Wednesday, February 4, 2009

“The Rain in Spain Stays Mainly On the Plain”

…….bovina excreta.

Professor Henry Higgins may have used this ‘Id’ altering tongue-twister on Eliza Doolittle, but rest assured the rain in Spain falls everywhere!

It’s Sunday, and with a dense cloud cover issuing an over abundance of precipitation, it’s the type of weather suitable for ducks and mad Australians? Albeit, a new town in a new country cooing at the brave to venture forth. Where to from here?

Maria, with a case of Barcelona Belly, won't leave the proximity of the loo and will start transposing our blog into Corel (ready for printing when we return home). I, on the other hand, decide to once again don hat, coat, storm-stick, and a map of Barcelona, then strike forth into the elements.

Our apartment is located in Sant Marti opposite Port Vill and marinas, and behind us is the area known as Barri Gòtic, that name alone is an inspiration for exploration. Hence, this is the direction I head for – the dark and narrow streets of the unknown.

The area is reminiscent of the Whitechapel area of East London with the exception: Jack doesn’t live here. In fact, this Gothic area may be gloomy but it teams with life. As I proceed through the rain, I hear people singing; passersby greet each other like long lost friends; little estaminets and bars bulging with humanity; locals scurrying through this labyrinth like mice in a Skinner box – yes, folks, there is a verve here, which tremors through my very footfalls.

Through this winding maze of gothic architecture, graffiti, cooking aromas and tobacco, I suddenly venture into one of Barcelona’s many plazas or “plaça”. This small square, called Plaça Centelles, is bordered by rustic residential buildings (which some incorporate ground level cafes and bars), and a church called Sants Just I Pastor. I must add, throughout my walks in Barcelona city every plaça has a church or remnants of one.

Continuing onwards I come across my objective – Infomaćion de Touristé. The tourism office, which is rather modest, is located in a precinct of government offices. I find the Tourism staff most accommodating, and provide me with an assortment of tourist information, and salient advice. As I leave the tourism office, the rain commences to fall more heavily, so I open the brolly and head west along the Carre de la Boqueria towards the Via Rambla, one of the main street in Barcelona.

As I reach Via Rambla, the rain continues it heavy downfall and time to test a local coffee house. So, a short sojourn in Le Primavera for a doble espresso. I must admit, the Spanish do know how to make strong coffee; and after the ingestion of a ‘gorilla’ I’m ready to press on south on the Via Rambla.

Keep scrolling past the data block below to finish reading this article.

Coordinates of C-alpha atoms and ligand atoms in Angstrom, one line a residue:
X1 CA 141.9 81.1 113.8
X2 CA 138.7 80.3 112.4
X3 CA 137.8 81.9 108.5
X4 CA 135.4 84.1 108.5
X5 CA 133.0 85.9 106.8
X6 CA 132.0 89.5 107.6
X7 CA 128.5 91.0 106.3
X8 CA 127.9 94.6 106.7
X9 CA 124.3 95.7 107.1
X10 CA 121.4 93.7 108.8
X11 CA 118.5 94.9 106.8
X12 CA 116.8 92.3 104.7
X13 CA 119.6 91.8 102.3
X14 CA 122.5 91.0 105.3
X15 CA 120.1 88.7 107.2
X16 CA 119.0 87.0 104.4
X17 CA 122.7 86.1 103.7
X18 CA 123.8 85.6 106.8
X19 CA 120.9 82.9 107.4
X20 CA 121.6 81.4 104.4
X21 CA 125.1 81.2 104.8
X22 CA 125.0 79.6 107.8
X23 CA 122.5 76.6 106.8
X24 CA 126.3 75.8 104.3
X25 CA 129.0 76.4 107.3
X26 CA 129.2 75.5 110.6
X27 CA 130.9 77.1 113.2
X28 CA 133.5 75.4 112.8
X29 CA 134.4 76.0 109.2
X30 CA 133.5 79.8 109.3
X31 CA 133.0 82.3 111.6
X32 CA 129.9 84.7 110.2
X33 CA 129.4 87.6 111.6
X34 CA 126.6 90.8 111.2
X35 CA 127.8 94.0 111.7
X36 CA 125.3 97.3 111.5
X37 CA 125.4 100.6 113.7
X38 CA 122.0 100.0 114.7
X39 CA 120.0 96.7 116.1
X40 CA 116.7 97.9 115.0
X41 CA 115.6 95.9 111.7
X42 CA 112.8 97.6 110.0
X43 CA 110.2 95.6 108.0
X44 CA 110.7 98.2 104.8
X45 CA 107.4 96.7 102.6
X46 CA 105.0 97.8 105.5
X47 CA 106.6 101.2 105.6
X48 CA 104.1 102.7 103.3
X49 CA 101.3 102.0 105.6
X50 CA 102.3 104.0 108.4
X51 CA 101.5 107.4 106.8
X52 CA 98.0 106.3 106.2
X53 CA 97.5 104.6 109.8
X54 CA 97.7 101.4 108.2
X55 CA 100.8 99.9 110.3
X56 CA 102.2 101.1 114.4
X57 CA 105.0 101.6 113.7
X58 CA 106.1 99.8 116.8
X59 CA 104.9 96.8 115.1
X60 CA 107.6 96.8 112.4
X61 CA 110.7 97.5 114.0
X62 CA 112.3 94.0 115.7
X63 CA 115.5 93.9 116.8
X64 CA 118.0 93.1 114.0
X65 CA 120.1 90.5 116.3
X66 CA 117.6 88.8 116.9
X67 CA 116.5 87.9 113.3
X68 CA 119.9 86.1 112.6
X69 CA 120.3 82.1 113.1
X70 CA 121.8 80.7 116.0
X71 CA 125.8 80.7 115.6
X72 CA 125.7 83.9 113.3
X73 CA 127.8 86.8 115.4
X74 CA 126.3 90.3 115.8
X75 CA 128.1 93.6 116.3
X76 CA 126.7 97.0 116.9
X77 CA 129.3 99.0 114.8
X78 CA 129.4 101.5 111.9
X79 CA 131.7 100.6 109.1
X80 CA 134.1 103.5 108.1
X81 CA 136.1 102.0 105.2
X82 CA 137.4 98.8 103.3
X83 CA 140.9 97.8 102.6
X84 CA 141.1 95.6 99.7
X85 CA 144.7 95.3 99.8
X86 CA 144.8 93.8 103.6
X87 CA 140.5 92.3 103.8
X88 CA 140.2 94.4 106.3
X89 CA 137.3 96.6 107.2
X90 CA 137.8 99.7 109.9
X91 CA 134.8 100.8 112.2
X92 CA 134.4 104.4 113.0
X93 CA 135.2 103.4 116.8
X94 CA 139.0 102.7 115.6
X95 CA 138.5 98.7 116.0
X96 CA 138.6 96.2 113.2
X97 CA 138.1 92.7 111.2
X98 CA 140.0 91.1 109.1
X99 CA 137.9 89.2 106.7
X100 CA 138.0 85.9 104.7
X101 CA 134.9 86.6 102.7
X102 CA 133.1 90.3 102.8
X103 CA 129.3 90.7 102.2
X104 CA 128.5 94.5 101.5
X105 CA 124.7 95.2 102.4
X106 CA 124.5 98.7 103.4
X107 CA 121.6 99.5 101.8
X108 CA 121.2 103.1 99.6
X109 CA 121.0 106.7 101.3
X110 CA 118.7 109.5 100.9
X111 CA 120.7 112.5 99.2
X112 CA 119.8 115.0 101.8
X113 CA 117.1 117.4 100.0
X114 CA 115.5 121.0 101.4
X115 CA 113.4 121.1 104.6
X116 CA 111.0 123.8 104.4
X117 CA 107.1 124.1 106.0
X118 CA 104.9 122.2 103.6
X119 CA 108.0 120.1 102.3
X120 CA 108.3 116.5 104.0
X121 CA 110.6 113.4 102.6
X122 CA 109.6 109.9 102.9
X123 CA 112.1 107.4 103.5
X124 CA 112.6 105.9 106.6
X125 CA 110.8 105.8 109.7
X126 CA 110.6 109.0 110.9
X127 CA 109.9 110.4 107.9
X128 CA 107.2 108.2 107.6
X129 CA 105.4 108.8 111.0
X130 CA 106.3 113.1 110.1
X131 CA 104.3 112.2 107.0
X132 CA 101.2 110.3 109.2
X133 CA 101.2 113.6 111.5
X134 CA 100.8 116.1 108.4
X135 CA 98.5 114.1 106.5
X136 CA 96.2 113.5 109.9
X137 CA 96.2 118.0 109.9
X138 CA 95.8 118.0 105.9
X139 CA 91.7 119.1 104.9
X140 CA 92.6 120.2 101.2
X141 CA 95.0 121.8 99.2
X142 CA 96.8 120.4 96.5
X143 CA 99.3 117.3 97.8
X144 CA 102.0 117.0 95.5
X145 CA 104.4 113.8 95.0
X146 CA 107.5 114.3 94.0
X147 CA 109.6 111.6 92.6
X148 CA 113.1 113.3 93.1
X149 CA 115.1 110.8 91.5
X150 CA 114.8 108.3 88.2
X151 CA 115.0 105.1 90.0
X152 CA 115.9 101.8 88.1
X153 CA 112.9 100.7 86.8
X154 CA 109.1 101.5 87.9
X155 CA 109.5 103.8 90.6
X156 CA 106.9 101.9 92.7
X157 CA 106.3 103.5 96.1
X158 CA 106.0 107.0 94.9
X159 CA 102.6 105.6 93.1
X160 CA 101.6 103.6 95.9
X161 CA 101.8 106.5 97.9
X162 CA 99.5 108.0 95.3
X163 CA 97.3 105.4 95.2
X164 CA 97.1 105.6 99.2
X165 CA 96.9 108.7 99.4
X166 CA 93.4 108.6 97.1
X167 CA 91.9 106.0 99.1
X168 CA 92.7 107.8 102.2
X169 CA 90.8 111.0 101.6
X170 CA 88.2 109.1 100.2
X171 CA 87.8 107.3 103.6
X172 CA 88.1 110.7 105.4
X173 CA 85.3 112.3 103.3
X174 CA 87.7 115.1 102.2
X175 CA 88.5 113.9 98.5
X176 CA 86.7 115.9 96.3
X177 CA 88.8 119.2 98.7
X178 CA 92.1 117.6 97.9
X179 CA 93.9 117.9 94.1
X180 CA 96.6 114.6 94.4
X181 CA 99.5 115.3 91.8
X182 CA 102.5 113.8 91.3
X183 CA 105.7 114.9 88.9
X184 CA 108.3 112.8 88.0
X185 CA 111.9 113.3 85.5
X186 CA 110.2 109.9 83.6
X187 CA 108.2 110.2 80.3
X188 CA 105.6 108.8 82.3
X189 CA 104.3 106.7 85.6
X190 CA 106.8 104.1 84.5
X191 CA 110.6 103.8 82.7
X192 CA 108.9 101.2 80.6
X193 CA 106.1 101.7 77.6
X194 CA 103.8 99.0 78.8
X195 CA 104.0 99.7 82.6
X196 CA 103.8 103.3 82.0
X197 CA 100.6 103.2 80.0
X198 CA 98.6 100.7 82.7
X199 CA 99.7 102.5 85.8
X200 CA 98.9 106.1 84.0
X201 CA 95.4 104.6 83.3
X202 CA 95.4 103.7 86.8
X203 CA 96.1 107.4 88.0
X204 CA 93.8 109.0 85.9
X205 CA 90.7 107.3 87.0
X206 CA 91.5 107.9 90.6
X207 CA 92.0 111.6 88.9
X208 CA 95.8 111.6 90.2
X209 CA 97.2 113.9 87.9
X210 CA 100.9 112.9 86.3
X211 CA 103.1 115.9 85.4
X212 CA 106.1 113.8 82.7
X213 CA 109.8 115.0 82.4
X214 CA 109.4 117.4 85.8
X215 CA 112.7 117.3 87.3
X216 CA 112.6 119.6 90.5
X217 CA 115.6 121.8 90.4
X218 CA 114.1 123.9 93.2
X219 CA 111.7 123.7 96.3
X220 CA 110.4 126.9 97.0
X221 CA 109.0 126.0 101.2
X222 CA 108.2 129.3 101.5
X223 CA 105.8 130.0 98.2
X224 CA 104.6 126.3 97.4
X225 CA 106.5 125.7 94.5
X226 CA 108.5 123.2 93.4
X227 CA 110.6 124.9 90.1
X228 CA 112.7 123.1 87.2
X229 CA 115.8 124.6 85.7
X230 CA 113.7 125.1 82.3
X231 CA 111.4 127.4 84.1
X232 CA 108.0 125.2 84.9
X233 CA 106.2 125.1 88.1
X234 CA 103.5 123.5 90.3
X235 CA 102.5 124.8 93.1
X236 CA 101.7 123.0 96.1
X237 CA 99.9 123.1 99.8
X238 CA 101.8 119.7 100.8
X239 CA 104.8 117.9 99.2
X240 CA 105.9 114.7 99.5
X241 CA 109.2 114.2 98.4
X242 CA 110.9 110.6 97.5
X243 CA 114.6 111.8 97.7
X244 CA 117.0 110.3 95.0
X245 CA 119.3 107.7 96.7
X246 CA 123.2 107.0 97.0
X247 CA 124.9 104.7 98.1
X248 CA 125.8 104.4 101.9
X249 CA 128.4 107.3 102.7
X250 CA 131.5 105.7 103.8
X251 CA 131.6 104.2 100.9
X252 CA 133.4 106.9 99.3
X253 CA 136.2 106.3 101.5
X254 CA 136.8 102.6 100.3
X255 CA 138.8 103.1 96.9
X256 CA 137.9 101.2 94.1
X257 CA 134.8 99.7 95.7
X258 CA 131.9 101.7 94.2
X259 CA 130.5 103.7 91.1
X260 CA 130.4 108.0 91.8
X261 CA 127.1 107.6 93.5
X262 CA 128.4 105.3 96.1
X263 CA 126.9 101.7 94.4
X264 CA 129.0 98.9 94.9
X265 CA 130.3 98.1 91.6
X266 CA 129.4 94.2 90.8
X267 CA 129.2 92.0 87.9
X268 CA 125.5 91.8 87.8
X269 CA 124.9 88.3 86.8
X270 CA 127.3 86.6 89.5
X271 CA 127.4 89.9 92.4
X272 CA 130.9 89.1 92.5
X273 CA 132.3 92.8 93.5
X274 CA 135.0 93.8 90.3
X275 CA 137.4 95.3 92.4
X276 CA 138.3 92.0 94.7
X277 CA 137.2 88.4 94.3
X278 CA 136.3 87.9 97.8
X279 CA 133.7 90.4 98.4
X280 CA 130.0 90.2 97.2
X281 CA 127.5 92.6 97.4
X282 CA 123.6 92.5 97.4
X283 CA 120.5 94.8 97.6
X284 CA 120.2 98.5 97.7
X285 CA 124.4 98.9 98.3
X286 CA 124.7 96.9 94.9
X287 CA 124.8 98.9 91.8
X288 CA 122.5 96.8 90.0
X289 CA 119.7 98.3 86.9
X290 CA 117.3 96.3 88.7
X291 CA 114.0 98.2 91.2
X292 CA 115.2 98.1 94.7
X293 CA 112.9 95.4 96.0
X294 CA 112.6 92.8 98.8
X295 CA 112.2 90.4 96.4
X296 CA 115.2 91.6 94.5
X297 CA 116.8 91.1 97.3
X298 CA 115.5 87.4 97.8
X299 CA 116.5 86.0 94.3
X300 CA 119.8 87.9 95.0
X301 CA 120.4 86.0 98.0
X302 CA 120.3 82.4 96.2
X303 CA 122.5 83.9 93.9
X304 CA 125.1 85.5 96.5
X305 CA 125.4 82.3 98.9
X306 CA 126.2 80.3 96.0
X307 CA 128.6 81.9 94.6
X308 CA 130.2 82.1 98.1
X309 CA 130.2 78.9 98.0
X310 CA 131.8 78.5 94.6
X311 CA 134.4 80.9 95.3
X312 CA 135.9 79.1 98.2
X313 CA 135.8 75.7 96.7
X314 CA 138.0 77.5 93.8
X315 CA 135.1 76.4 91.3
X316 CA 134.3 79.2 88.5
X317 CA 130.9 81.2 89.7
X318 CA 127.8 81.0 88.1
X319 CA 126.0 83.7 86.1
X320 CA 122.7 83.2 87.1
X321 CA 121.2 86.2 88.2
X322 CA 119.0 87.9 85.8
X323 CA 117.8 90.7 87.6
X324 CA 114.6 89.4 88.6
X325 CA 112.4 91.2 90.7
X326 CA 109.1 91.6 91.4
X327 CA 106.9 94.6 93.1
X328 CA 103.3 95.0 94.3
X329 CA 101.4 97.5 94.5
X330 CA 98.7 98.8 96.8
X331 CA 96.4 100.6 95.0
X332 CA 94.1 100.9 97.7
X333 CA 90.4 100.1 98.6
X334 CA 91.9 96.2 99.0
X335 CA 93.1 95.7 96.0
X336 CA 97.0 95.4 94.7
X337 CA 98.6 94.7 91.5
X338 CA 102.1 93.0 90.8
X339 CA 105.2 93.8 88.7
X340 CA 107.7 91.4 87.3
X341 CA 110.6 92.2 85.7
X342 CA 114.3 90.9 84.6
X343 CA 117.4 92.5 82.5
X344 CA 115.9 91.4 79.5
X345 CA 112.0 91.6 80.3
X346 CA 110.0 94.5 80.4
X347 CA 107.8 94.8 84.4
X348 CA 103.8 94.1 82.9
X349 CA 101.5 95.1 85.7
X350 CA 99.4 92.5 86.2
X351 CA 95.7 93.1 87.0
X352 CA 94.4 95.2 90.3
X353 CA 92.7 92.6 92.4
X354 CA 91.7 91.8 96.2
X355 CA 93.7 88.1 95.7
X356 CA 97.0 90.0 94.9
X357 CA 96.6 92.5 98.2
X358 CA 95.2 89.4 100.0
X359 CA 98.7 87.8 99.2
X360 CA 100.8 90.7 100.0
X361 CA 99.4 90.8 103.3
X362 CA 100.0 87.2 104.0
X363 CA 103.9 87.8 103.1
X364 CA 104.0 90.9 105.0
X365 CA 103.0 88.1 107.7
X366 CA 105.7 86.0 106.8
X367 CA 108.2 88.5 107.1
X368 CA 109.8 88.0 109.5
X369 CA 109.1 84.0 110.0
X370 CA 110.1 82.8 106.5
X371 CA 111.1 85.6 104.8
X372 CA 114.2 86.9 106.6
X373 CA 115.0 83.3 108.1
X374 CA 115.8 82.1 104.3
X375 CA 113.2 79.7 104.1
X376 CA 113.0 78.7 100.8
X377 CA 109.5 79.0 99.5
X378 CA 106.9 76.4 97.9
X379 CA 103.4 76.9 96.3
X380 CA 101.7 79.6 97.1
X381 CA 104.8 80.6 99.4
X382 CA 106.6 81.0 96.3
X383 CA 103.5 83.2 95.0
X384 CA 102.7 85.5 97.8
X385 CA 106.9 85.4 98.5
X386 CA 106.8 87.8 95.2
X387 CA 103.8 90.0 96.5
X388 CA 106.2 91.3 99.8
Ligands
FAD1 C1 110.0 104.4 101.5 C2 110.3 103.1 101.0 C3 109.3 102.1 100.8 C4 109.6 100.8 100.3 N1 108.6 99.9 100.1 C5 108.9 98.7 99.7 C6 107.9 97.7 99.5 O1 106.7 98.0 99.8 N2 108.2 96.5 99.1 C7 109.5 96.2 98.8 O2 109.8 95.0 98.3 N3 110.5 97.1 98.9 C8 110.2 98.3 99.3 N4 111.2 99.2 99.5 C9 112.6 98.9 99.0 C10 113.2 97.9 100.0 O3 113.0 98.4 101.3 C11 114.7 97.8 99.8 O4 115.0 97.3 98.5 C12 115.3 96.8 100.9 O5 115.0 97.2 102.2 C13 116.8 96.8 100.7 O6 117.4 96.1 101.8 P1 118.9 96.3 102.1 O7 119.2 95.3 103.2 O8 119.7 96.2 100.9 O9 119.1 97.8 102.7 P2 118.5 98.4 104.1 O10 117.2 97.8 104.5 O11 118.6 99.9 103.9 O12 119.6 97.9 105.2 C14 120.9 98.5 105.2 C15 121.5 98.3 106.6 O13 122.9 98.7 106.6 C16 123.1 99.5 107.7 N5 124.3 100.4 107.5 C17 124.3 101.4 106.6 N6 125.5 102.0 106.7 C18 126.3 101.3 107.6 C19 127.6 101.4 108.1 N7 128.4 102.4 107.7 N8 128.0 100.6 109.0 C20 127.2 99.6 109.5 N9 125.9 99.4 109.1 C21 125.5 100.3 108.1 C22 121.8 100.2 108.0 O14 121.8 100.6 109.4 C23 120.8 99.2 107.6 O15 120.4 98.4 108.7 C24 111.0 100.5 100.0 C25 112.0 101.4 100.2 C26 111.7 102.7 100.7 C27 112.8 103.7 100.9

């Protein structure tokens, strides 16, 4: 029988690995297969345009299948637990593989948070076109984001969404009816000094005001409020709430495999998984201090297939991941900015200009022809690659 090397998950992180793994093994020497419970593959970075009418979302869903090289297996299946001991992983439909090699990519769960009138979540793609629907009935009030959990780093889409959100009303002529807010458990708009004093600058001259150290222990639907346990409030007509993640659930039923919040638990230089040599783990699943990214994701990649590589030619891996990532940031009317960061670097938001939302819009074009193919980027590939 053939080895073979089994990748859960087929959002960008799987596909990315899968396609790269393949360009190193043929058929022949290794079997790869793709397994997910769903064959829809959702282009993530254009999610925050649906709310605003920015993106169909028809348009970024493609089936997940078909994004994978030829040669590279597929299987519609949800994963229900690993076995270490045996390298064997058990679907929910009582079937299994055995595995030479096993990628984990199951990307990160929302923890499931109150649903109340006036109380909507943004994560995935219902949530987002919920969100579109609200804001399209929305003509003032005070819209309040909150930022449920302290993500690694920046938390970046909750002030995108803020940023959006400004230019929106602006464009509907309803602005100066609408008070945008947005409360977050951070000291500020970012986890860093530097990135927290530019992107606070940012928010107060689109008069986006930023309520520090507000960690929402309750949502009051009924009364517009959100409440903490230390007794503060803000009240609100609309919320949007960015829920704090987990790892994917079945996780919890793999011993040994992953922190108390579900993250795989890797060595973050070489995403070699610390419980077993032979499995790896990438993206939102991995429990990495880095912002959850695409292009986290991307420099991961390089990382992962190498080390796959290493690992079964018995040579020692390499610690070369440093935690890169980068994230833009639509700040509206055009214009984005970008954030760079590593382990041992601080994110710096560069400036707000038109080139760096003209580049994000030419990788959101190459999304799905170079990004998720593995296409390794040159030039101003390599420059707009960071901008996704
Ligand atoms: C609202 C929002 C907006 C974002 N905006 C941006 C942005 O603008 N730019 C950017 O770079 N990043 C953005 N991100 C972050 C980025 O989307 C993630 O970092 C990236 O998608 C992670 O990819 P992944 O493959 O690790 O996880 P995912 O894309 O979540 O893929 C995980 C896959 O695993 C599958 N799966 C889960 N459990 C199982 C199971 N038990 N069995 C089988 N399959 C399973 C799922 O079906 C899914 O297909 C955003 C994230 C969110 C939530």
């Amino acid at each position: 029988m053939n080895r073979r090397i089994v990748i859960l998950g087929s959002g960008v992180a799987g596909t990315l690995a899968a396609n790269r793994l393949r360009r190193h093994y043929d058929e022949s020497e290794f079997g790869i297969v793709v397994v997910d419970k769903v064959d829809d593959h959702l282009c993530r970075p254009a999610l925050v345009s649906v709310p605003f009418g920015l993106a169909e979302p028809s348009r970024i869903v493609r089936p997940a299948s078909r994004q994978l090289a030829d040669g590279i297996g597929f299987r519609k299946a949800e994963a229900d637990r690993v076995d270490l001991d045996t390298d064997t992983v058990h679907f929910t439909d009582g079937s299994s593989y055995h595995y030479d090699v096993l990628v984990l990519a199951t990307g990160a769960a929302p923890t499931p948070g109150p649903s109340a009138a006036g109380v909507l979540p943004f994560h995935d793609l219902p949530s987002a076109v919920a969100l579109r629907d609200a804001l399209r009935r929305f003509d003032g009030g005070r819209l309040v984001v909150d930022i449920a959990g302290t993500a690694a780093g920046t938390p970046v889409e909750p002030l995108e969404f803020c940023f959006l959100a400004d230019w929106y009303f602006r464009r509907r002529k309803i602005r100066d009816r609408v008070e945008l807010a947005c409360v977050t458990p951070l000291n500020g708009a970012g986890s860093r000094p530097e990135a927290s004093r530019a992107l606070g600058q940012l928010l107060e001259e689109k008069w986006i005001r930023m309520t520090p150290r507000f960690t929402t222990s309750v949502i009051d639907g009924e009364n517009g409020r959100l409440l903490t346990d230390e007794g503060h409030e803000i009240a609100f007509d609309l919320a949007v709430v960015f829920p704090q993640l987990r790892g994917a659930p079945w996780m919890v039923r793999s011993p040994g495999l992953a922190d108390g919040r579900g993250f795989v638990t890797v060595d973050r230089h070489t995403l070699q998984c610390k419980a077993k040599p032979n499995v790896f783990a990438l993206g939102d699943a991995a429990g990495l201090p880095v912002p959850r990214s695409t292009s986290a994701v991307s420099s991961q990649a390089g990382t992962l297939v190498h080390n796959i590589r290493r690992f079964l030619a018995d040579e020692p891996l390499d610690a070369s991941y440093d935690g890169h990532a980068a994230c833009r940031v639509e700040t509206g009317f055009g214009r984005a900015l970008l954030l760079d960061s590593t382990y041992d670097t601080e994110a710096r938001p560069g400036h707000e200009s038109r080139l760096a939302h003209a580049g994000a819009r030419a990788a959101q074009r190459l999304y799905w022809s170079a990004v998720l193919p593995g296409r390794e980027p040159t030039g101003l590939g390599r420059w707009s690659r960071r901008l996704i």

Likened to Marseille, Barcelona is a city of ships and those of varying shapes and sizes. Barcelona’s history has basically revolved around the sea, though trade, ship building and warfare.

Let’s just digress here for a moment….
Who founded Barcelona: the Greeks, the Romans, Larry King? Well, if you’re into legends – it was Hercules, four hundred years before the defining of Rome! (Long live the Heroic age!) However, there is another belief that Barcelona was established by Hamilcar Barca, (the father of Hannibal,) around 3BC after he had given the Scippio brothers bloody noses. He then gave the area his family name, ‘Barcino’.

Well, considering the evidence of Roman ruins unearthed over the years, I would suspect SPQR was hitting the charts about 15BC. Then after the Romans had their shot, they were kicked out by the Visigoths, who in turn were usurped by the Moors and finally Charlemagne had his prod around the eighth century, anno domini. Interesting, eh….

As I neared the Passeig de Colom, I noticed the icon of a museum on the edge of the port - yes; it’s a maritime museum - Reials Drassanes Museu Maritim to be exact. This was to prove a most venerable haven to escape the rain.

The museum is not only impressive by the exhibits, but in the manner of the presentation as a chronological tour. It’s not restricted just to Spain’s maritime history; it incorporates the influences from other nations. However, the museum does boast a full scale replica of a 13C galley, and the replica of the submarine, Ictíneo 1, built by the gifted shipwright Narcís Moturiol. The original was built in 1859. To stave any further rambling; follow this link to the museums’ site.

After a couple of hours at the museum, it was time to return to the apartment and Maria. The apartment we have rented has a kitchen; therefore, only home-cooked meals this week, folks. There’ll be no fancy menu to report….well, maybe?

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